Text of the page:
All day long that’s all I hear. Invasion, invasion, nothing but invasion. Arguments about going hungry, dying, bombs, fire extinguishers, sleeping bags, identity cards, poison gas, etc., etc. Not exactly cheerful.

A good example of the explicit warnings of the male contingent is the following conversation with Jan:

Annex: “We’re afraid that when the Germans retreat, they’ll take the entire population with them.”

Jan: “That’s impossible. They haven’t got enough trains.”

Annex: “Trains? Do you really think they’d put civilians on trains? Absolutely not. Everyone would have to hoof it.” (Or, as Dussel always says, per pedes apostolorum.)

Jan: “I can’t believe that. You’re always looking on the dark side. What reason would they have to round up all the civilians and take them along?” Annex: “Don’t you remember Goebbels saying that if the Germans have to go, they’ll slam the doors to all the occupied territories behind them?” Jan: “They’ve said a lot of things.”

Annex: “Do you think the Germans are too noble or humane to do it? Their reasoning is: if we go under, we’ll drag everyone else down with us.” Jan: “You can say what you like, I just don’t believe Annex: “It’s always the same old story. No one wants to see the danger until it’s staring them in the face.”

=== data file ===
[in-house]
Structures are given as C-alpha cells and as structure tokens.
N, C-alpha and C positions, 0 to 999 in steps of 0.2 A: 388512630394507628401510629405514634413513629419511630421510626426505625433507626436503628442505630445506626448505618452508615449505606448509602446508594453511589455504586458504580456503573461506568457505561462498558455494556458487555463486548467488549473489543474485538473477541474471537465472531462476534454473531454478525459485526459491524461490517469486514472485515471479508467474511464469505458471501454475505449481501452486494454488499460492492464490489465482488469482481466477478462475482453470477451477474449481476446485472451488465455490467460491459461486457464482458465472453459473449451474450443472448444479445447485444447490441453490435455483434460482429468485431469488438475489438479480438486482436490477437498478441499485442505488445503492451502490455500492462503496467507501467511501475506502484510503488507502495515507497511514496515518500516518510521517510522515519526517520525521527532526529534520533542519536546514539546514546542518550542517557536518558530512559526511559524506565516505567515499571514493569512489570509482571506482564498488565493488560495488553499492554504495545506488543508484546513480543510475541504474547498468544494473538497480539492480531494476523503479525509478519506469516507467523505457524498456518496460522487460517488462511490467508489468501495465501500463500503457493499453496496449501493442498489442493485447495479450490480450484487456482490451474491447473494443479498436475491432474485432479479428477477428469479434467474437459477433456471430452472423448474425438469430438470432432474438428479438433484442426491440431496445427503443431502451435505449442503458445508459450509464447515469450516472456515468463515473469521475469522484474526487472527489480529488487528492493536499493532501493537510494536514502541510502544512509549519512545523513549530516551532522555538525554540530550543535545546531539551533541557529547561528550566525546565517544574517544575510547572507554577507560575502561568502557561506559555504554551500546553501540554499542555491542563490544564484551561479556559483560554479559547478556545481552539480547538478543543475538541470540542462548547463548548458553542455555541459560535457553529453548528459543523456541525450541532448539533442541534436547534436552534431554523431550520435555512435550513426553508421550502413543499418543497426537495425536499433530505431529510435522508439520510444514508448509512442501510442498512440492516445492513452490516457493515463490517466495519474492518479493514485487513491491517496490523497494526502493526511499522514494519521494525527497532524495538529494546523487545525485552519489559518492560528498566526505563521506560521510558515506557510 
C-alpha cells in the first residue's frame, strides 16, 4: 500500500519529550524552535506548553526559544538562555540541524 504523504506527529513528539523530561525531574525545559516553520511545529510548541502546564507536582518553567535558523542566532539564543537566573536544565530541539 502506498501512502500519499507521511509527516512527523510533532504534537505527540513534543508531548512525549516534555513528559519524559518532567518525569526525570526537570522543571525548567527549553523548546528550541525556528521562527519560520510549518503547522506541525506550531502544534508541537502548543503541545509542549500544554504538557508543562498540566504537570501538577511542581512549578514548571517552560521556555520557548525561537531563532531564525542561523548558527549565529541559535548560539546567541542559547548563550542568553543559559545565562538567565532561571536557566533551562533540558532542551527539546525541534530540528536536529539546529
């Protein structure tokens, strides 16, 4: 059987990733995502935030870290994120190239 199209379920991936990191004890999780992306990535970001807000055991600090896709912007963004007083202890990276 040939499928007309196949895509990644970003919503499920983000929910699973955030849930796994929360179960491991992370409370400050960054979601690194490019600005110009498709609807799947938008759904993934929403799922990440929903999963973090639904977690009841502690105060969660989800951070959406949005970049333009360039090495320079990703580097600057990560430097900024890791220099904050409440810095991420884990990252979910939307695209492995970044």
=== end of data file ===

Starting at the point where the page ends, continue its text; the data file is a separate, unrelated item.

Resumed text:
Jan: “But you don’t know anything for sure. You’re just making an assumption.” Annex: “Because we’ve already been through it all ourselves, First in Germany and then here. What do you think’s happening in Russia?”

Jan: “You shouldn’t include the Jews. I don’t think anyone knows what’s going on in Russia. The British and the Russians are probably exaggerating for propaganda purposes, just like the Germans.”

Annex: “Absolutely not. The BBC has always told the truth. And even if the news is slightly exaggerated, the facts are bad enough as they are. You can’t deny that millions of peace-loving citizens in Poland and Russia have been murdered or gassed.”

I’ll spare you the rest of our conversations. I’m very calm and take no notice of all the fuss. I’ve reached the point where I hardly care whether I live or die. The world will keep on turning without me, and I can’t do anything to change events anyway. I’ll just let matters take their course and concentrate on studying and hope that everything will be all right in the end. Yours, Anne